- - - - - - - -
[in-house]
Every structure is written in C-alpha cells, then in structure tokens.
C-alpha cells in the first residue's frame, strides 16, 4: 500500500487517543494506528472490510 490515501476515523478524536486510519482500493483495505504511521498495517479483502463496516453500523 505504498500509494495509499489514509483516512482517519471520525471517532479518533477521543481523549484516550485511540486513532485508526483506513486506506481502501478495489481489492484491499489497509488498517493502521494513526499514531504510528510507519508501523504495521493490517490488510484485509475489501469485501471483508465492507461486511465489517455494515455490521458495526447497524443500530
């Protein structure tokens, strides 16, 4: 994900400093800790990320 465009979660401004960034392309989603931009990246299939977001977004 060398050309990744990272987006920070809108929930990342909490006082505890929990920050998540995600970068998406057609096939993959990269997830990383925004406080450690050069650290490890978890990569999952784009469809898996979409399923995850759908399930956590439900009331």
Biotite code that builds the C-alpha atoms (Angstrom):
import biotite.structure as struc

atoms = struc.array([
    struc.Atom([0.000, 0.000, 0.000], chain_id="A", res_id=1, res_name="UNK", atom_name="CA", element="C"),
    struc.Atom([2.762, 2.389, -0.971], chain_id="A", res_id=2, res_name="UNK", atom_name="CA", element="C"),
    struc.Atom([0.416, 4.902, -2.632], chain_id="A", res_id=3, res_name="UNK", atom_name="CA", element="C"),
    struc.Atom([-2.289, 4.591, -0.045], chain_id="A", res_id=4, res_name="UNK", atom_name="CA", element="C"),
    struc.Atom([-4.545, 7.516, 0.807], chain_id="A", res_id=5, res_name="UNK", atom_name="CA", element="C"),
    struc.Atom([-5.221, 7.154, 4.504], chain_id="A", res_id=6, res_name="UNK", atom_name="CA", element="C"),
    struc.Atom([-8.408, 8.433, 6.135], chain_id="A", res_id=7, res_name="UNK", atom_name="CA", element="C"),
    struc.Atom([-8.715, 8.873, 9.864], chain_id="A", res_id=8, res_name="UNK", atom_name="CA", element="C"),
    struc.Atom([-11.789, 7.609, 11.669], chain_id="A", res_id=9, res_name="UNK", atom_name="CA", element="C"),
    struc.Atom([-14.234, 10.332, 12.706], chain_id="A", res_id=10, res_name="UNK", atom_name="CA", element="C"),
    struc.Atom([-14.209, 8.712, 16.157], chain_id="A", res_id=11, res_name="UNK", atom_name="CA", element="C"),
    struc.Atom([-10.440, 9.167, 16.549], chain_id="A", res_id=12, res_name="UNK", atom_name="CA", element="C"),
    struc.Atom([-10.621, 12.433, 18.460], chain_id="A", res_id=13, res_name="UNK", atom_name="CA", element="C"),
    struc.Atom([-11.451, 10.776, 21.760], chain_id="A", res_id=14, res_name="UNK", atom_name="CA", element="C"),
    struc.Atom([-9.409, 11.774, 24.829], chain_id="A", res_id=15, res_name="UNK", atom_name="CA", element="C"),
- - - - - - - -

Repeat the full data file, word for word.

[in-house]
Every structure is written in C-alpha cells, then in structure tokens.
C-alpha cells in the first residue's frame, strides 16, 4: 500500500487517543494506528472490510 490515501476515523478524536486510519482500493483495505504511521498495517479483502463496516453500523 505504498500509494495509499489514509483516512482517519471520525471517532479518533477521543481523549484516550485511540486513532485508526483506513486506506481502501478495489481489492484491499489497509488498517493502521494513526499514531504510528510507519508501523504495521493490517490488510484485509475489501469485501471483508465492507461486511465489517455494515455490521458495526447497524443500530
């Protein structure tokens, strides 16, 4: 994900400093800790990320 465009979660401004960034392309989603931009990246299939977001977004 060398050309990744990272987006920070809108929930990342909490006082505890929990920050998540995600970068998406057609096939993959990269997830990383925004406080450690050069650290490890978890990569999952784009469809898996979409399923995850759908399930956590439900009331």
Biotite code that builds the C-alpha atoms (Angstrom):
import biotite.structure as struc

atoms = struc.array([
    struc.Atom([0.000, 0.000, 0.000], chain_id="A", res_id=1, res_name="UNK", atom_name="CA", element="C"),
    struc.Atom([2.762, 2.389, -0.971], chain_id="A", res_id=2, res_name="UNK", atom_name="CA", element="C"),
    struc.Atom([0.416, 4.902, -2.632], chain_id="A", res_id=3, res_name="UNK", atom_name="CA", element="C"),
    struc.Atom([-2.289, 4.591, -0.045], chain_id="A", res_id=4, res_name="UNK", atom_name="CA", element="C"),
    struc.Atom([-4.545, 7.516, 0.807], chain_id="A", res_id=5, res_name="UNK", atom_name="CA", element="C"),
    struc.Atom([-5.221, 7.154, 4.504], chain_id="A", res_id=6, res_name="UNK", atom_name="CA", element="C"),
    struc.Atom([-8.408, 8.433, 6.135], chain_id="A", res_id=7, res_name="UNK", atom_name="CA", element="C"),
    struc.Atom([-8.715, 8.873, 9.864], chain_id="A", res_id=8, res_name="UNK", atom_name="CA", element="C"),
    struc.Atom([-11.789, 7.609, 11.669], chain_id="A", res_id=9, res_name="UNK", atom_name="CA", element="C"),
    struc.Atom([-14.234, 10.332, 12.706], chain_id="A", res_id=10, res_name="UNK", atom_name="CA", element="C"),
    struc.Atom([-14.209, 8.712, 16.157], chain_id="A", res_id=11, res_name="UNK", atom_name="CA", element="C"),
    struc.Atom([-10.440, 9.167, 16.549], chain_id="A", res_id=12, res_name="UNK", atom_name="CA", element="C"),
    struc.Atom([-10.621, 12.433, 18.460], chain_id="A", res_id=13, res_name="UNK", atom_name="CA", element="C"),
    struc.Atom([-11.451, 10.776, 21.760], chain_id="A", res_id=14, res_name="UNK", atom_name="CA", element="C"),
    struc.Atom([-9.409, 11.774, 24.829], chain_id="A", res_id=15, res_name="UNK", atom_name="CA", element="C"),